i agree 100%....the school scene was so fucking weird that it drew me so much further in than i thought i would go with this film....and probably my absolute favorite scene

in all honesty one word comes straight to mind when i reflect on this film...."Brazil"....Bong Joon-Ho had to be paying some major homage to Gillian's Brazil....that train felt so much like his dystopian society it was beyond a homage and more of a continuation....even that opening scene of planes reminded me of Brazil

i agree 100% about Swinton...in Grand Budapest Hotel she was an adorable and very well done up old maid.....in this she was a hilarious totalitarian....and in Only Lovers Left Alive the perfect example of the woman of my dreams (except for the drinking blood part....although i think i could get used to it ).....she is really batting a hundred this year

i think by the time Evans got to Wilfred i had an idea of just what was actually going on....but that mainly had to do with Wilfred's reception of him.....and me thinking of just how this type of situation could actually work for 18 years....but i was still surprised at Wilfred's explanation

Under The Skin

ok exo....i know i just sent you a message saying that The Congress is on VOD and you should watch it.....but you may want to let Under the Skin settle....The Congress is a very different type of disturbing surreal ride

i felt the whole movie had such a perfect concentration on long thought out shots....and that it added so much to the general feeling

and yeah this film is worth watching just for....what i would call "the black scenes"......you have never and probably will never see anything like that again

i agree with you wholeheartedly man....this film is a true masterpiece....even the soundtrack will likly be on my top of list at the end of the year
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Old 07-27-2014, 04:55 PM   #14324 (permalink)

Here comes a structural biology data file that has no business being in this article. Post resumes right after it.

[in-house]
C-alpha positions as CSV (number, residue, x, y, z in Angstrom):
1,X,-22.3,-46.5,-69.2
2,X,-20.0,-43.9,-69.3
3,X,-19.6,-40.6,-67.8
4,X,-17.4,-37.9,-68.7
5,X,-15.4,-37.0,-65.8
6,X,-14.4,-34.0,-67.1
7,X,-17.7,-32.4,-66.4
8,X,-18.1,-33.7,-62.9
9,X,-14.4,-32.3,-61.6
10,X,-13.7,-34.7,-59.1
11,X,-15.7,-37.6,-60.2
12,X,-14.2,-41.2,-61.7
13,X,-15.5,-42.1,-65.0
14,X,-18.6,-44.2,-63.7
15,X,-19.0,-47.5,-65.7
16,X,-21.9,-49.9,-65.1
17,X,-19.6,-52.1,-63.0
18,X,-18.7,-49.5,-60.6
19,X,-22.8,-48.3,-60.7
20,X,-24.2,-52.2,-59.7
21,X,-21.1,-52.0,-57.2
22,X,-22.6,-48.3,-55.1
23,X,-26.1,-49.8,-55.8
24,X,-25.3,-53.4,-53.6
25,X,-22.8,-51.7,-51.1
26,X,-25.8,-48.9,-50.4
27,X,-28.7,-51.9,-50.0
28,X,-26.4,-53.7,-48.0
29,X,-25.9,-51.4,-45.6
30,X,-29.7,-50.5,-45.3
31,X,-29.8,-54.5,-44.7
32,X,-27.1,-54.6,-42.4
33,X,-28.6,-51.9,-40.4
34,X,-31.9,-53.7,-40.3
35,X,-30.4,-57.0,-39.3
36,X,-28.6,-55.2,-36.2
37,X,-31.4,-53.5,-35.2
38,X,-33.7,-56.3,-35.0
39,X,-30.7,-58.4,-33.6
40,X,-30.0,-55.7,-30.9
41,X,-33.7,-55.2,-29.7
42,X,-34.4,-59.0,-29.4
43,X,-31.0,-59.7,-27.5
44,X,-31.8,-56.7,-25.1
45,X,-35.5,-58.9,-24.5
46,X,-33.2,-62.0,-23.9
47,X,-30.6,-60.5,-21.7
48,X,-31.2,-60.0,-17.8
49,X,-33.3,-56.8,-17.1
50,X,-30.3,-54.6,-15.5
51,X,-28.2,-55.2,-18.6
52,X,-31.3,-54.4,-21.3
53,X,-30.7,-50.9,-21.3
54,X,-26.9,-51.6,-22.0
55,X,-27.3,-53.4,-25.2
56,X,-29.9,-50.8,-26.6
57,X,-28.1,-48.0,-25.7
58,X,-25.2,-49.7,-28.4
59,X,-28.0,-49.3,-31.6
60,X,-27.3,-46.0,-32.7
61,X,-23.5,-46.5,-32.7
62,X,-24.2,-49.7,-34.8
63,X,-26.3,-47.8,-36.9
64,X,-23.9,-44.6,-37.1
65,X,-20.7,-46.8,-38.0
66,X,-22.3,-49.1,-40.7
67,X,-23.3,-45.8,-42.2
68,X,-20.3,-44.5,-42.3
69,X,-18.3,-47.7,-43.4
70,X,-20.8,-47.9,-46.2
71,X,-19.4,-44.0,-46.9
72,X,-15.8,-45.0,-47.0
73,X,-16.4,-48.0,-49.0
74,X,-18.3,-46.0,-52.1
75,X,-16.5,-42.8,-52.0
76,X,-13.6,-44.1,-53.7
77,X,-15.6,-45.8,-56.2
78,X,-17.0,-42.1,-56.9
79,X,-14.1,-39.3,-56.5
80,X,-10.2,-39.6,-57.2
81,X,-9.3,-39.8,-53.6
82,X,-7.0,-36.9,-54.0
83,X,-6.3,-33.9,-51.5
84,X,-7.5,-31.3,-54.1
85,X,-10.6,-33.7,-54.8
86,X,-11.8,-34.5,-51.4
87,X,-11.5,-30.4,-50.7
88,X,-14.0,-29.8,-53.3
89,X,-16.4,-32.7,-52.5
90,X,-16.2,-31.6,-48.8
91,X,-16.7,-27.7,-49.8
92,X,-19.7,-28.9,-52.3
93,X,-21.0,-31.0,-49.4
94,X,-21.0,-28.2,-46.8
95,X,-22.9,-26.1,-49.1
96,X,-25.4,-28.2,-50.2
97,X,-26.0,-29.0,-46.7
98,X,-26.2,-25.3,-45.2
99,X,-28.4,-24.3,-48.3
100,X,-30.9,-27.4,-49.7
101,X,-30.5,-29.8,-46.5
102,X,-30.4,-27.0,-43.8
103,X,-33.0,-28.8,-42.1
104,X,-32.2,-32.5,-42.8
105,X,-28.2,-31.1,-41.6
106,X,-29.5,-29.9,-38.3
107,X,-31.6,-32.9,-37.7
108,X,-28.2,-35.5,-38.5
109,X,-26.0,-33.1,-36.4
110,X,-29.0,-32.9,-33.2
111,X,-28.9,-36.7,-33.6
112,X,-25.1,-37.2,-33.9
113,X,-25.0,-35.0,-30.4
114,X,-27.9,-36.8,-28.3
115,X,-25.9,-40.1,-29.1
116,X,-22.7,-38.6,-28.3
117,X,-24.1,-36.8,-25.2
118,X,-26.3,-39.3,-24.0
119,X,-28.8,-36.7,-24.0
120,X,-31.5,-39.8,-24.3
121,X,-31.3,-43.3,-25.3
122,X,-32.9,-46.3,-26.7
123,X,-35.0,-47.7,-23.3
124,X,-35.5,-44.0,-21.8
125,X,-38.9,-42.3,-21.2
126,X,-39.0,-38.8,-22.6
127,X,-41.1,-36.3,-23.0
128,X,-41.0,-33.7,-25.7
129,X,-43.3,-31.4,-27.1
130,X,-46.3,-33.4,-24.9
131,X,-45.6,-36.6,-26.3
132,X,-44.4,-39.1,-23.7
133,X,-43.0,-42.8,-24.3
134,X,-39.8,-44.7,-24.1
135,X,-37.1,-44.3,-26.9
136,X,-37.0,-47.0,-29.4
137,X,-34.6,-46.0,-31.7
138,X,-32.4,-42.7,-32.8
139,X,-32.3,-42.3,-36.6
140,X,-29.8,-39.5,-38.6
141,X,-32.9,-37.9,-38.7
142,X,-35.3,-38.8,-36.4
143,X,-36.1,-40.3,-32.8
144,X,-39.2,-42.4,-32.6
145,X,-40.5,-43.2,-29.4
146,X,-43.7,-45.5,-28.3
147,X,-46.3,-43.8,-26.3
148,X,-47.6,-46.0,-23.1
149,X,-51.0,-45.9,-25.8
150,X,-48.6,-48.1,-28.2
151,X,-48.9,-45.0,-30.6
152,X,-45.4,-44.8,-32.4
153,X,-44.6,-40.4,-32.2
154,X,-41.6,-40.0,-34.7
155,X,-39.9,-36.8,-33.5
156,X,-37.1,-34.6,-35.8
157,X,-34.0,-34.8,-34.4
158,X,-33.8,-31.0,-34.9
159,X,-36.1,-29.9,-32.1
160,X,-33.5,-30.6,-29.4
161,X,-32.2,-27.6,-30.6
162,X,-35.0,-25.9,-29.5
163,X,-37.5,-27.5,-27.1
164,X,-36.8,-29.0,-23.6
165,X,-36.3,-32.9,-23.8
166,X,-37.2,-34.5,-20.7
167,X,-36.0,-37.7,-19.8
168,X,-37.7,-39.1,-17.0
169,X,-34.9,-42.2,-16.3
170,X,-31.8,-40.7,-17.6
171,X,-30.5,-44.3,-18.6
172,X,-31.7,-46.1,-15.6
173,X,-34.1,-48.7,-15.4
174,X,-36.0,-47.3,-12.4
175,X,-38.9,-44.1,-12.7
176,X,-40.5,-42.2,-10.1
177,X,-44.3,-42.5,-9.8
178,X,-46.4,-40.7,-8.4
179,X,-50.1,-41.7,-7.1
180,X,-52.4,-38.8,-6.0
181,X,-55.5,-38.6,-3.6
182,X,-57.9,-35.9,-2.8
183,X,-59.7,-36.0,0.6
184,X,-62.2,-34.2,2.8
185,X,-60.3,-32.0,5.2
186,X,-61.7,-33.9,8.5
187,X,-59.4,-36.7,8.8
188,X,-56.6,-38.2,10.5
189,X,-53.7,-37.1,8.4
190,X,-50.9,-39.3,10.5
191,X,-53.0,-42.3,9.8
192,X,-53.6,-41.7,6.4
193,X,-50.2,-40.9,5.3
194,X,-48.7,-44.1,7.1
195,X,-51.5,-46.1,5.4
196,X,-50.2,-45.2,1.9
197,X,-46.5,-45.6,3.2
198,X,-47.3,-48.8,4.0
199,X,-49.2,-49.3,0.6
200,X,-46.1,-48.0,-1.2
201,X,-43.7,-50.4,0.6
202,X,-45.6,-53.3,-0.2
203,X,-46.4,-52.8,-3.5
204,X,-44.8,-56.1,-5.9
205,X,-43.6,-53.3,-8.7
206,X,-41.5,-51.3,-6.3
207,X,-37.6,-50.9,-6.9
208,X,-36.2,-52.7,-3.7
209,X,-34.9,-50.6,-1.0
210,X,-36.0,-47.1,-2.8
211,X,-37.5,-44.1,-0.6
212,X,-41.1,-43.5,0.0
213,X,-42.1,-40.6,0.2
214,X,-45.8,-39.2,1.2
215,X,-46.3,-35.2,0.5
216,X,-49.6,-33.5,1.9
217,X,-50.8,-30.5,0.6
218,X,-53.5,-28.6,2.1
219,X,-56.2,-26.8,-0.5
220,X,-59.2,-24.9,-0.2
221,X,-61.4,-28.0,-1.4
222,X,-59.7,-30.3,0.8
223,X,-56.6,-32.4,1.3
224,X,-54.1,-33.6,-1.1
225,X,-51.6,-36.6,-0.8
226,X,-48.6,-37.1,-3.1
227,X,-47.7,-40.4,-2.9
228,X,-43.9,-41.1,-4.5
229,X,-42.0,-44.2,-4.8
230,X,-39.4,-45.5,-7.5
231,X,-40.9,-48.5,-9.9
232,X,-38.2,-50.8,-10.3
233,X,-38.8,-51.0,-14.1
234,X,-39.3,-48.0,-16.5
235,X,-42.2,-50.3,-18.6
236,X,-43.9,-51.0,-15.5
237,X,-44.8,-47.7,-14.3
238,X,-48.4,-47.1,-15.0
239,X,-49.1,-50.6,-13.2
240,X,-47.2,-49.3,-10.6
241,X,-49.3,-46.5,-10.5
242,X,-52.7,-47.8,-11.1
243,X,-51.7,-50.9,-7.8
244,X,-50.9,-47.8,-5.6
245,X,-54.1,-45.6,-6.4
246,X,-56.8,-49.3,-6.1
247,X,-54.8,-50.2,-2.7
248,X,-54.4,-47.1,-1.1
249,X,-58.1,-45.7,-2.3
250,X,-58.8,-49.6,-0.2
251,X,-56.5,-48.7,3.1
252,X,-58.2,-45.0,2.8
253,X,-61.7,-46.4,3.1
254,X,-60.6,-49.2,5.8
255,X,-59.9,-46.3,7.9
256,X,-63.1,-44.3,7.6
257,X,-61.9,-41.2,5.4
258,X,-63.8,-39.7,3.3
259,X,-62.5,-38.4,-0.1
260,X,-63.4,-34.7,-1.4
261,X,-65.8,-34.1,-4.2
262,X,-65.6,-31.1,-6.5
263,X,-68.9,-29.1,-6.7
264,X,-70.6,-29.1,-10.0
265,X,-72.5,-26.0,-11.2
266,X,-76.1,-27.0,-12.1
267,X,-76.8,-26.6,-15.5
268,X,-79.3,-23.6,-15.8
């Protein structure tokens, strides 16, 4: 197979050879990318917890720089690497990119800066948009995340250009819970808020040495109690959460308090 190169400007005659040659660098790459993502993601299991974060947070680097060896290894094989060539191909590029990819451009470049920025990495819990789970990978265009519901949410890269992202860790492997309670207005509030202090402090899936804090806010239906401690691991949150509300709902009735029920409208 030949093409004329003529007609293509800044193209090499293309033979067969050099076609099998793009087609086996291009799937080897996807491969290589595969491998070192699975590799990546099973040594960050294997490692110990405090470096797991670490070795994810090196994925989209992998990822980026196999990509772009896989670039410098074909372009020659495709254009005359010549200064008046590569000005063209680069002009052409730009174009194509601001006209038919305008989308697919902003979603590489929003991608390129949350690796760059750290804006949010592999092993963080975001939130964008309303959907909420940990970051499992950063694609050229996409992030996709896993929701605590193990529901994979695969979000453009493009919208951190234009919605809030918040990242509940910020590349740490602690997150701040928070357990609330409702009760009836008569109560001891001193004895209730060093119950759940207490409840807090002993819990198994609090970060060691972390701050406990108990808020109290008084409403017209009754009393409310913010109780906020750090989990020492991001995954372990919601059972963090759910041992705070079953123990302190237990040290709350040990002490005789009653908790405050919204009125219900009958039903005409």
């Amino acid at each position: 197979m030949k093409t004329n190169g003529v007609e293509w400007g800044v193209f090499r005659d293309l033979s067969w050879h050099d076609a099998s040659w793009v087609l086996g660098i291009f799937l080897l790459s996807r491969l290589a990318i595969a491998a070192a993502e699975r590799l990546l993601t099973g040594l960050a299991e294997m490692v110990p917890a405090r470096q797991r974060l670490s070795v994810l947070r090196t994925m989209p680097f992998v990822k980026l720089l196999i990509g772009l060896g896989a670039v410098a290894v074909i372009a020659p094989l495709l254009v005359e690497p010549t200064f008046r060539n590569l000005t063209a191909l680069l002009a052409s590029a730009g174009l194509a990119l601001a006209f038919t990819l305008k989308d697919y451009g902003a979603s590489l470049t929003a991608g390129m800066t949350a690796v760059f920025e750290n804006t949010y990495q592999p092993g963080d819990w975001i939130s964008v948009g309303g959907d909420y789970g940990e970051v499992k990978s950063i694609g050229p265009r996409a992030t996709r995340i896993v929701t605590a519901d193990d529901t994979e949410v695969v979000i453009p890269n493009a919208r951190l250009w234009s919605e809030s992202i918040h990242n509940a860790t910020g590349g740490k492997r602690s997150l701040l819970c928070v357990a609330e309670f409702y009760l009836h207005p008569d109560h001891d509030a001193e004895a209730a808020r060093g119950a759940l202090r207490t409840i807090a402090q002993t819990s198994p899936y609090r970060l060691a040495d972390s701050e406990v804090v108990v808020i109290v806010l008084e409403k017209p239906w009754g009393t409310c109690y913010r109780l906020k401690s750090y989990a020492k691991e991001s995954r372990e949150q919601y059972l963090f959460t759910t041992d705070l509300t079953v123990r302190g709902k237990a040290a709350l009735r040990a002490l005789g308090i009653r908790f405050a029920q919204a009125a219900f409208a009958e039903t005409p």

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Yeah, I'm going to wait a couple days for The Congress. Like I told you, I'm going to rewatch Under The Skin tonight before I go to bed. One reason is that I just REALLY want to see it again, and the other is to let my brain fully process the film as I sleep. I feel I'll have a better understanding in the morning. One thing is for sure...

How the f*ck am I going to narrow down films to a top ten list at the end of the year? This has just been an incredible year for cinema fans.
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Old 07-27-2014, 04:58 PM   #14325 (permalink)
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i know man.....and we still have some of the big boys on the way

P T Anderson's Inherent Vice opens at the New York Film Fest!
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Old 07-27-2014, 05:01 PM   #14326 (permalink)
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The whole going to find Wilfred thing, was giving me a Wizard of Oz feel. The ragtag team going to find the mysterious figure behind it all. I figured that he would have just been some unremarkable person or he doesn't even exist anymore and that maybe it was a machine/robot running the whole thing.
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Old 07-27-2014, 05:05 PM   #14327 (permalink)
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i got the impression that he was dead also
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Old 07-27-2014, 07:56 PM   #14328 (permalink)
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The Life Aquatic With Steve Zissou

One word can describe every Wes Anderson movie I've seen: delightful. This film is hilarious, it's got Bill Murray being his usual badass self, and on the flip side of things Owen Wilson doesn't play Owen Wilson for once! Great film, I'm kicking myself for not watching it earlier.
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Old 07-27-2014, 08:18 PM   #14329 (permalink)
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Old 07-27-2014, 09:45 PM   #14330 (permalink)
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My favorite line in that movie.